Moreover, on closer inspection, some of the “private” investments have been actually made by state-owned or state-controlled corporations such as the Russian Railways and Gazprom. Much of the funds have been spent on improving general infrastructure and it is unclear what part of this investment would have been made in the absence of the Games. The Russian government argues that the investments in infrastructure and at least some of the Olympic facilities have turned Sochi into a much more attractive resort for Russian vacationers and would replace foreign resort destinations for the Russian middle class. At the same time, the number provided by Kozak a year ago probably underestimates the actual expenditures as such large projects typically exceed their projected costs.

Sochi Olympic Park

Like most large investment projects in Russia, the Olympics probably involved a substantial amount of corruption and fraud which are in part responsible for the high price tag. A report co-authored by the former Deputy Prime Minister Boris Nemtsov, a long-time critic of President Vladimir Putin, claimed that “between $25bn and $30bn have been stolen” from the funds invested in the Olympics. While Russian officials strongly deny the presence of widespread fraud in the Olympic construction projects, Nemtsov’s numbers are roughly in line with the estimates from a survey conducted by Mark J. Levin and Georgy A. Satarov, which found that bribe revenue in Russia amounted to about 50% of GDP in 2005. Of course, “bribe revenue” could involve some double counting because lower level officials may share bribes with their higher-ups, but at the same time construction projects represent notoriously fertile soil for corruption.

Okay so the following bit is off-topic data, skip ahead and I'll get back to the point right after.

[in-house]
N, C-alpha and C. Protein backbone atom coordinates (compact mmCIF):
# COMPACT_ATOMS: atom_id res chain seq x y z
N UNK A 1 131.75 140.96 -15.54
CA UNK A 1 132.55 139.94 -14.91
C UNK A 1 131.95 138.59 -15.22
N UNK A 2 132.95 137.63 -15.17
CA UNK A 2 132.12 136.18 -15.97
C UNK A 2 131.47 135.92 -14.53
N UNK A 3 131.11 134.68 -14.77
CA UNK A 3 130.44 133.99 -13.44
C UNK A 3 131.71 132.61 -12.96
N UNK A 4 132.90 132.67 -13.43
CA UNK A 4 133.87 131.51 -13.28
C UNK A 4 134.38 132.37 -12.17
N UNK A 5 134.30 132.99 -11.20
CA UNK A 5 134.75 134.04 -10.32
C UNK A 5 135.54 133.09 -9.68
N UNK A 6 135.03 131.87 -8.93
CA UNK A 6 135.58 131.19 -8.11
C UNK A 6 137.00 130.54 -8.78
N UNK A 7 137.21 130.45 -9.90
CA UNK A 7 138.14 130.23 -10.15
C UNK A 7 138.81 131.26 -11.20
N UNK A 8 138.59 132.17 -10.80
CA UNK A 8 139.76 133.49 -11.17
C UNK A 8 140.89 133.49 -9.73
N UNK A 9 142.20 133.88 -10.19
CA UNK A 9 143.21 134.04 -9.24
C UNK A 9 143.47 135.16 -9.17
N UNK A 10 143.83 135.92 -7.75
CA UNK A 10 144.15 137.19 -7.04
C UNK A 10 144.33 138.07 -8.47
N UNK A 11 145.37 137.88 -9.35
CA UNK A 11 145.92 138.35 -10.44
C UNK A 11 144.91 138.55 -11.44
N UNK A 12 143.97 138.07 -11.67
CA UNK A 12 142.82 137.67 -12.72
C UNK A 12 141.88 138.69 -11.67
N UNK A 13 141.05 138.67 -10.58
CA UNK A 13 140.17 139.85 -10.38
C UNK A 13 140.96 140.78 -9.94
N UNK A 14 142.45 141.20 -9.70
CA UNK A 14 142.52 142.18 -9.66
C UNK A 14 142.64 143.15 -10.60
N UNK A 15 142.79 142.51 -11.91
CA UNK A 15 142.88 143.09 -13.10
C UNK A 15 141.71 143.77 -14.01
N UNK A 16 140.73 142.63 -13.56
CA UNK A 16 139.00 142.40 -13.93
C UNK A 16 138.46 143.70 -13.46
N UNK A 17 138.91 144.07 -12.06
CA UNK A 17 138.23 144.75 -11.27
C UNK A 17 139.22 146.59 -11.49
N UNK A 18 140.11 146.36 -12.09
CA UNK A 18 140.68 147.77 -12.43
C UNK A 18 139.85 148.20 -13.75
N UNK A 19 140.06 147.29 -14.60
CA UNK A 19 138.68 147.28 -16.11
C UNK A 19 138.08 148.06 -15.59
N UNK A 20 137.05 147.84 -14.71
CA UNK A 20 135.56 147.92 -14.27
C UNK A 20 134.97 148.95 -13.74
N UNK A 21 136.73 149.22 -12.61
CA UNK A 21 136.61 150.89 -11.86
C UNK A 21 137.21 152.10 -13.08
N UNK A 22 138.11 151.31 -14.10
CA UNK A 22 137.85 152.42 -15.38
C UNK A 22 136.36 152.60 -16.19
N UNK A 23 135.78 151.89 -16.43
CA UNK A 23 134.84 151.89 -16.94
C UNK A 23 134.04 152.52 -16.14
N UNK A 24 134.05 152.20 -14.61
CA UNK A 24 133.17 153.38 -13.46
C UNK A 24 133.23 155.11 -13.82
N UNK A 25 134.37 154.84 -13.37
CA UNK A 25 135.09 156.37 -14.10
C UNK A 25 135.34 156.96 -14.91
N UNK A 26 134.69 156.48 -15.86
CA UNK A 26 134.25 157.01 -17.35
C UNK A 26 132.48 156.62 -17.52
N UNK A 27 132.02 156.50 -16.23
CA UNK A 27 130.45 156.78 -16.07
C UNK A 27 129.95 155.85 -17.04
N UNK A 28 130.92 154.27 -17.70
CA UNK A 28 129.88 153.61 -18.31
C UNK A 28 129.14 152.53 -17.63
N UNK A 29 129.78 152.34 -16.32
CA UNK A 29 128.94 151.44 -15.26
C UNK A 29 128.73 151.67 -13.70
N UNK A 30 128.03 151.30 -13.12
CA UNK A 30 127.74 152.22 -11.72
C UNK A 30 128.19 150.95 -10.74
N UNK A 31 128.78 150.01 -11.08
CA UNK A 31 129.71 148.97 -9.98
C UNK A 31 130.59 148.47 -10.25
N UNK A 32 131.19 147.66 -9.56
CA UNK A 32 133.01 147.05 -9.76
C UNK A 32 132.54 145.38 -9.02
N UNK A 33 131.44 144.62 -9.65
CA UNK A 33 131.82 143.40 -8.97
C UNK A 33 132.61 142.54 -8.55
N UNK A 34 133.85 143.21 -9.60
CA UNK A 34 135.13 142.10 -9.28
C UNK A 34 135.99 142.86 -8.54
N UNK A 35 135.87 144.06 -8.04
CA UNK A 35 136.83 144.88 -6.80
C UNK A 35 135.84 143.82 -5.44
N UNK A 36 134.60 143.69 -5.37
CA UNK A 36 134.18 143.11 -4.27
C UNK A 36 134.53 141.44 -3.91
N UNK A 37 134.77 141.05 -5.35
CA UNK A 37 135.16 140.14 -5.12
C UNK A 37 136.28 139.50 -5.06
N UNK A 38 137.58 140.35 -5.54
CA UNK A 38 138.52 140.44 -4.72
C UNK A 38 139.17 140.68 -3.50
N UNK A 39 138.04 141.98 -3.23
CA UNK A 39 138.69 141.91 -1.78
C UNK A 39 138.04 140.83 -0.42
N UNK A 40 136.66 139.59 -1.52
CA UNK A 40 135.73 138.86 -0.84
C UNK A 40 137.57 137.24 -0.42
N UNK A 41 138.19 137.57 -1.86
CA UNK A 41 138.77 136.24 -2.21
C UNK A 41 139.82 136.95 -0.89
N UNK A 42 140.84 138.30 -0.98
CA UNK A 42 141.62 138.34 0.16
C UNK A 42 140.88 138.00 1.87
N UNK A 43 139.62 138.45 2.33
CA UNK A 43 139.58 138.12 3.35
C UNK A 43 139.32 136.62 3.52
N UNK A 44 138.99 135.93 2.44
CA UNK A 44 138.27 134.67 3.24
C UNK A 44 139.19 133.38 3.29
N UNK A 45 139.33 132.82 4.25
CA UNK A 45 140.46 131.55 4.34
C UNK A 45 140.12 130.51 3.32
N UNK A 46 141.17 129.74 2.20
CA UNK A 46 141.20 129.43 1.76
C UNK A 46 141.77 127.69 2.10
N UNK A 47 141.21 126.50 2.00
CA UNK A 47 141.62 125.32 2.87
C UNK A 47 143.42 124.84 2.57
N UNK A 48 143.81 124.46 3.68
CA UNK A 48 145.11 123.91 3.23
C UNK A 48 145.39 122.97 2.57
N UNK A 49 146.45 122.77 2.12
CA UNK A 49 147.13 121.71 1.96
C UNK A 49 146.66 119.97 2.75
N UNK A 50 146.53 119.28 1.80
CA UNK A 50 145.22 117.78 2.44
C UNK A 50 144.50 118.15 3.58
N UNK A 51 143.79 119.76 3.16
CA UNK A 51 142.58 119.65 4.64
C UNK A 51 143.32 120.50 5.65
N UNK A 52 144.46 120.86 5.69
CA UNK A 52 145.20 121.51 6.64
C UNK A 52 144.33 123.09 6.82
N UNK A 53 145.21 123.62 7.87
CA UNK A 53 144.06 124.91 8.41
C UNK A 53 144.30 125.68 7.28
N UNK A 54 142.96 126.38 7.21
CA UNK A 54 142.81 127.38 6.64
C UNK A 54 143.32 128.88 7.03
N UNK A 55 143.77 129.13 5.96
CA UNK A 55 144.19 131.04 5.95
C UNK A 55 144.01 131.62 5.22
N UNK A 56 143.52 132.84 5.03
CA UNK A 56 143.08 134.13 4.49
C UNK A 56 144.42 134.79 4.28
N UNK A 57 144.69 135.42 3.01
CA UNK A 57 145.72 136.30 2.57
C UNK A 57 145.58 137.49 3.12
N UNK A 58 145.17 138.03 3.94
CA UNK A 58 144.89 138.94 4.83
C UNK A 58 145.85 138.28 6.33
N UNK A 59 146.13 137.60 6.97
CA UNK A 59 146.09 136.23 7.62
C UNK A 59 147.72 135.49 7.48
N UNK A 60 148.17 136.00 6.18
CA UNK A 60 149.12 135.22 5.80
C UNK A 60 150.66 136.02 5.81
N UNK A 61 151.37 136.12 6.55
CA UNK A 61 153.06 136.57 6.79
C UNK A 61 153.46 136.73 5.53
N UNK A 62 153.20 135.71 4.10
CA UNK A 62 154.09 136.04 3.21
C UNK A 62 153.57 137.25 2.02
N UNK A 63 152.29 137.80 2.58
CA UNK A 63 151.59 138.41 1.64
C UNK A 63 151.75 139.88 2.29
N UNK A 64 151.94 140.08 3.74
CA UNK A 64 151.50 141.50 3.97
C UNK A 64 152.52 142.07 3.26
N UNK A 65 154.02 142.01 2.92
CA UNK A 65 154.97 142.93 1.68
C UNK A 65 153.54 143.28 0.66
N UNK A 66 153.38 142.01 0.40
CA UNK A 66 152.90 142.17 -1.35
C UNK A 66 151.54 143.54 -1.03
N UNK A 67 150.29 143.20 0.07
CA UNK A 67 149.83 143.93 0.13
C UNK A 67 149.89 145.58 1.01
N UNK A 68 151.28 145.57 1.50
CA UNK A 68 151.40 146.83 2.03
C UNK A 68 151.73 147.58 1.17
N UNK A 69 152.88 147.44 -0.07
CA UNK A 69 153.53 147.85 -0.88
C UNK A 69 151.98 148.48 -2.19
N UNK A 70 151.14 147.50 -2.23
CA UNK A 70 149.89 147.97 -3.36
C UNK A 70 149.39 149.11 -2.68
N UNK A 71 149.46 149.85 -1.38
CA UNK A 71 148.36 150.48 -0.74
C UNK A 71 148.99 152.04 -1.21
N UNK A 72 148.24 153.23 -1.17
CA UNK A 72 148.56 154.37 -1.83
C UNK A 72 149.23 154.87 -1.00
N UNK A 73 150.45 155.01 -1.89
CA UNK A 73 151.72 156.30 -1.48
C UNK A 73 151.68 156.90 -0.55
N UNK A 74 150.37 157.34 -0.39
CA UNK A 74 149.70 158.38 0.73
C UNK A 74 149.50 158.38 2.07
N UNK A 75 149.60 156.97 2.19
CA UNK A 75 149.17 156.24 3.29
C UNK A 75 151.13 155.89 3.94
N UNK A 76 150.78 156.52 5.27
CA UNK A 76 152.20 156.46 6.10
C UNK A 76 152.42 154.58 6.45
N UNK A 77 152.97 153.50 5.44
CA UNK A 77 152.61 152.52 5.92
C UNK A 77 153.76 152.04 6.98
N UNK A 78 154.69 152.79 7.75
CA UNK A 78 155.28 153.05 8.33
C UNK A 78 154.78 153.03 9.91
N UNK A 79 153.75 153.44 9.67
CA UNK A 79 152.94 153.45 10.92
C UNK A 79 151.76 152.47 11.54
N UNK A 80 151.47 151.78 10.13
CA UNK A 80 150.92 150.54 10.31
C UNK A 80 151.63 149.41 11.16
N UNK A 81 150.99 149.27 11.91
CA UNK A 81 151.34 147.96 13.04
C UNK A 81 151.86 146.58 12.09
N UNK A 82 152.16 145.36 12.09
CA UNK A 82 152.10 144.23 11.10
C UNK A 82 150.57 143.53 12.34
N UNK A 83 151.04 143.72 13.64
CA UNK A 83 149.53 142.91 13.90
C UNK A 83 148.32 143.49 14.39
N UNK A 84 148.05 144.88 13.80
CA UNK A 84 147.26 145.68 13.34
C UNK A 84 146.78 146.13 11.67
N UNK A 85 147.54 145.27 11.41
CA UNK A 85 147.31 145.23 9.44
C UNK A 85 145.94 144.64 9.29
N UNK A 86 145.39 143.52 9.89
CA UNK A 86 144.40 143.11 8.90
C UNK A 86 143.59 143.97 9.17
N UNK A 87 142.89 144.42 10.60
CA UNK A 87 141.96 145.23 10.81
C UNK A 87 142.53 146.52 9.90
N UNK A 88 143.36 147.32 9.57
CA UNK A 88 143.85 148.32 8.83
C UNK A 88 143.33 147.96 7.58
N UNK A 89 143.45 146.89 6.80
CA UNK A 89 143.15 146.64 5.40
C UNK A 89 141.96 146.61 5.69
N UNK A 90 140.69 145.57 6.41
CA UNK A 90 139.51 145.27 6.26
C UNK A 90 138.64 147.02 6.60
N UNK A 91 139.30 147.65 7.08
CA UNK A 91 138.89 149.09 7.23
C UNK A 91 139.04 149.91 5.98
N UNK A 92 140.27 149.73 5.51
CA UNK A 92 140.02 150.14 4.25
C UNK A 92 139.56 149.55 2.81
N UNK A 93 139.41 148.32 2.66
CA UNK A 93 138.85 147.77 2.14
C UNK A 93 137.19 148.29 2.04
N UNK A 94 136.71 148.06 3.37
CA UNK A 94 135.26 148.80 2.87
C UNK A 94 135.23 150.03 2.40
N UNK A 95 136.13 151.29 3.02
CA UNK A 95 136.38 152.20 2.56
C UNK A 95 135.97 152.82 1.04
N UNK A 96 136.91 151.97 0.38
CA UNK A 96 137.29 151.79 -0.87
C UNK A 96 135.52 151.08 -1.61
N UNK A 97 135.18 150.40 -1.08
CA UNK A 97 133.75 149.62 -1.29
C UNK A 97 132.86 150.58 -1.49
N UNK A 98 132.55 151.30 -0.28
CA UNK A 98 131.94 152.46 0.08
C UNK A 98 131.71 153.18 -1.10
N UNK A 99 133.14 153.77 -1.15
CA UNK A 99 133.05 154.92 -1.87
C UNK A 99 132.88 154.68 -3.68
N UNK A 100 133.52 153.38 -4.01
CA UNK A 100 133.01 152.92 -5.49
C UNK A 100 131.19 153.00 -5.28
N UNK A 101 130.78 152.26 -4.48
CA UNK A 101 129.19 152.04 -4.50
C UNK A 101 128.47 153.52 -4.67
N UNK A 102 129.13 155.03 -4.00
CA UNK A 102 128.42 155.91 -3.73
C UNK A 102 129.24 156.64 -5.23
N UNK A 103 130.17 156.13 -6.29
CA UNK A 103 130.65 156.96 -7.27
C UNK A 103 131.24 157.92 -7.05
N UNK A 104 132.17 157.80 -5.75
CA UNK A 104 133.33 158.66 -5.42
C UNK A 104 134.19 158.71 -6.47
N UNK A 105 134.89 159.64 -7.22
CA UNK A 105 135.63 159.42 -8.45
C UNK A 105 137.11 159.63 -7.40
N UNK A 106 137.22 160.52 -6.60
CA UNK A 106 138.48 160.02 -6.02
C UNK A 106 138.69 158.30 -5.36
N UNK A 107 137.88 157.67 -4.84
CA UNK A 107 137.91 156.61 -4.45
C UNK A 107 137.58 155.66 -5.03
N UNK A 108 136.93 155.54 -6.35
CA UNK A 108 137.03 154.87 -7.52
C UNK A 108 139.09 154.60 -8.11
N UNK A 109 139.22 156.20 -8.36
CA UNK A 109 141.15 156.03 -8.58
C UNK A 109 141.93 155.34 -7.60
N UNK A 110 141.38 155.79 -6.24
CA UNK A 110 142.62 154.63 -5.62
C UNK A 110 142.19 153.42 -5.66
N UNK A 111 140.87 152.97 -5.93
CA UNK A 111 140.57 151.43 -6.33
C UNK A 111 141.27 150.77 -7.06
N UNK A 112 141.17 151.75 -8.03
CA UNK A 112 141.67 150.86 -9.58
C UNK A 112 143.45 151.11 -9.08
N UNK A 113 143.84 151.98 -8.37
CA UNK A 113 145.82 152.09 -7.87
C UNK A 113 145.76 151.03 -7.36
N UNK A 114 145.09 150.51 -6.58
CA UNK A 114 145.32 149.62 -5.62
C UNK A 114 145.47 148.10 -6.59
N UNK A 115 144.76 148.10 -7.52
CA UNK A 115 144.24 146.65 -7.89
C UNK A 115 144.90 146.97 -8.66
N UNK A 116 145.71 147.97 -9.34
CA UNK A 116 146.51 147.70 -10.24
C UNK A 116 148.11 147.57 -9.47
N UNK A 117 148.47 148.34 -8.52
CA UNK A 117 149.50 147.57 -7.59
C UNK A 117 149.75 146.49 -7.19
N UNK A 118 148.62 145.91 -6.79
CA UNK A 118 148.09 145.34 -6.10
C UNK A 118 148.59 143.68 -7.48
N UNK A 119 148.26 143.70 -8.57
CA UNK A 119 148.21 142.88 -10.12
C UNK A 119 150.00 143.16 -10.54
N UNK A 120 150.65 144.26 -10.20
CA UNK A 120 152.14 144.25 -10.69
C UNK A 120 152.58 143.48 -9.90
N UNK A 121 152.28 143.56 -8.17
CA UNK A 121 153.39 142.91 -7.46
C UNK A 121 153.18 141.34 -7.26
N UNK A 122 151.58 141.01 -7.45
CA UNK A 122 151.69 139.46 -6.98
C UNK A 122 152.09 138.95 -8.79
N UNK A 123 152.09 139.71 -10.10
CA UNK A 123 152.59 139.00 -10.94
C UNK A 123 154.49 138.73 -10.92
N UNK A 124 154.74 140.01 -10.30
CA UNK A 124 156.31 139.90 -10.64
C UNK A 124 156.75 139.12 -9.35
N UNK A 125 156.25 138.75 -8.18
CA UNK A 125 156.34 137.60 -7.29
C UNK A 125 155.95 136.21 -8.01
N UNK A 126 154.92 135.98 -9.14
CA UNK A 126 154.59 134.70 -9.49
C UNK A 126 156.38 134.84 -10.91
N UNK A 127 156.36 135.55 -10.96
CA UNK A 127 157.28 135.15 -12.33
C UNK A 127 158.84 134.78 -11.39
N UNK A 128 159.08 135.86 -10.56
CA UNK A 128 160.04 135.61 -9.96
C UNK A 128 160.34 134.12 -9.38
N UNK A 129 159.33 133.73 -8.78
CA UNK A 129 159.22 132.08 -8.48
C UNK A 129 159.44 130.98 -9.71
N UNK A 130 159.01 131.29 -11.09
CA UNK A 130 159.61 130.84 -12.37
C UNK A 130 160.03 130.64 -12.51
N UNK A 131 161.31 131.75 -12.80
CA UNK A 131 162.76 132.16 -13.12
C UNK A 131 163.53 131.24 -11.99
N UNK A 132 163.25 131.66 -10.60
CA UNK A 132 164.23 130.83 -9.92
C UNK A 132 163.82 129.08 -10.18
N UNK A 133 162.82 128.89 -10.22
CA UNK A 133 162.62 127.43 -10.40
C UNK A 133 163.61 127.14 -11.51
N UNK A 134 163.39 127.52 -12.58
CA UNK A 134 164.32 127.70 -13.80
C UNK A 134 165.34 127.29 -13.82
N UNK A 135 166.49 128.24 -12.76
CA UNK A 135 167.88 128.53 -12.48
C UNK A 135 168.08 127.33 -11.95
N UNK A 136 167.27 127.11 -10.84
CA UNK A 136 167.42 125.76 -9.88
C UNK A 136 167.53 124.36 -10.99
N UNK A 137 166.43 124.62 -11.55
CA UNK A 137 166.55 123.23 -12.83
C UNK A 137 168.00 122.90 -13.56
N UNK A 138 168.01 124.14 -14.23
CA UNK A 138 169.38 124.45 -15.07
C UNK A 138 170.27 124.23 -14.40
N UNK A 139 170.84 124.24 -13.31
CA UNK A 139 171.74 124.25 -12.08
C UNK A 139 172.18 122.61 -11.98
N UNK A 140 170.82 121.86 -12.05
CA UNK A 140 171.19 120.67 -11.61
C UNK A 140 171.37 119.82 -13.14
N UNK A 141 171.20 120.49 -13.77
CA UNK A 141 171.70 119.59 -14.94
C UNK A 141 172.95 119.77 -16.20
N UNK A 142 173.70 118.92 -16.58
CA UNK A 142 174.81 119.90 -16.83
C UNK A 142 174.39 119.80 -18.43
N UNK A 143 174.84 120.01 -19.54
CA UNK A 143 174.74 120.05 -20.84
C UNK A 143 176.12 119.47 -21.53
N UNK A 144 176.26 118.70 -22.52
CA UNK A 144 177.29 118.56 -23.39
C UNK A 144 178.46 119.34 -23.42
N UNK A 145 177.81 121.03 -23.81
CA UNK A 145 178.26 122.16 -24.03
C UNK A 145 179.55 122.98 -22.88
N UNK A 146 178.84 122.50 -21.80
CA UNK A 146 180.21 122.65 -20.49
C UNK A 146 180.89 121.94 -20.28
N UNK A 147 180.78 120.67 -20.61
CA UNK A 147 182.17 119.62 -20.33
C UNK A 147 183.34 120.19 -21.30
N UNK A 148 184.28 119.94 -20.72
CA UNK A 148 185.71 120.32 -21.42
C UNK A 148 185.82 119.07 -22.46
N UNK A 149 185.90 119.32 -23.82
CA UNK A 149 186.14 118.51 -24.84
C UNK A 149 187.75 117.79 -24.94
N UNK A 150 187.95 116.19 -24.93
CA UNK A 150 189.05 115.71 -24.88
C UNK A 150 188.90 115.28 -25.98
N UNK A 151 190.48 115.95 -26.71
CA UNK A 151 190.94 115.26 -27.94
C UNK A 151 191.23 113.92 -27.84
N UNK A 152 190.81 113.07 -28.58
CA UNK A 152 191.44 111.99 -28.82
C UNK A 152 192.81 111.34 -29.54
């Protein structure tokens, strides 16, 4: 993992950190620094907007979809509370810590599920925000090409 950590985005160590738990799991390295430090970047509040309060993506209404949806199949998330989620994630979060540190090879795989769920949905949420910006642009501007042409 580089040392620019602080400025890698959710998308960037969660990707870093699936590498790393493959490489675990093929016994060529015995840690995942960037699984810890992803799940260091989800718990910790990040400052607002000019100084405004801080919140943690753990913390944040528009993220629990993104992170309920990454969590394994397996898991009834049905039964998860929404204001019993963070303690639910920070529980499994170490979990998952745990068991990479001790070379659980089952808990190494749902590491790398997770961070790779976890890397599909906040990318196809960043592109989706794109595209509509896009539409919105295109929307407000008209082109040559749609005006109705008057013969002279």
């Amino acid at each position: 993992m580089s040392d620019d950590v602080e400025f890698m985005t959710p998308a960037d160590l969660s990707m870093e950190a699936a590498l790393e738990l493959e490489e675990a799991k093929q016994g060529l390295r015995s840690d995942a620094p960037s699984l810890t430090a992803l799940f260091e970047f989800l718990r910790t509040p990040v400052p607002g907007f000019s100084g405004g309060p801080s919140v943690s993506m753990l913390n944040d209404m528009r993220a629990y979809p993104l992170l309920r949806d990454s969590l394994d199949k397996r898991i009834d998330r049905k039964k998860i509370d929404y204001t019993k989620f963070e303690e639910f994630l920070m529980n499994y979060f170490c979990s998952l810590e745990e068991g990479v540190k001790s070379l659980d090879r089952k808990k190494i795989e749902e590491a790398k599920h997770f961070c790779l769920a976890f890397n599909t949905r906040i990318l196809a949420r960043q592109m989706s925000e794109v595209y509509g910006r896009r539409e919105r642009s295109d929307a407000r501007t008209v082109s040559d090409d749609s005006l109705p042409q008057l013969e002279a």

Whatever one thinks of the reliability of the investment or, for that matter, corruption numbers cited above, it is clear that public and private investments engendered by the Games have been substantial. Let’s put the $50 billion number into perspective: this sum represents about 2.5% of the Russian 2013 GDP. While rating agency Fitch says that this amount is too small to produce a significant impact on the state budget, this percentage is close to one half of approximately 5.5% of GDP of the United States post-2008 recession stimulus under the American Recovery and Reinvestment Act of 2009.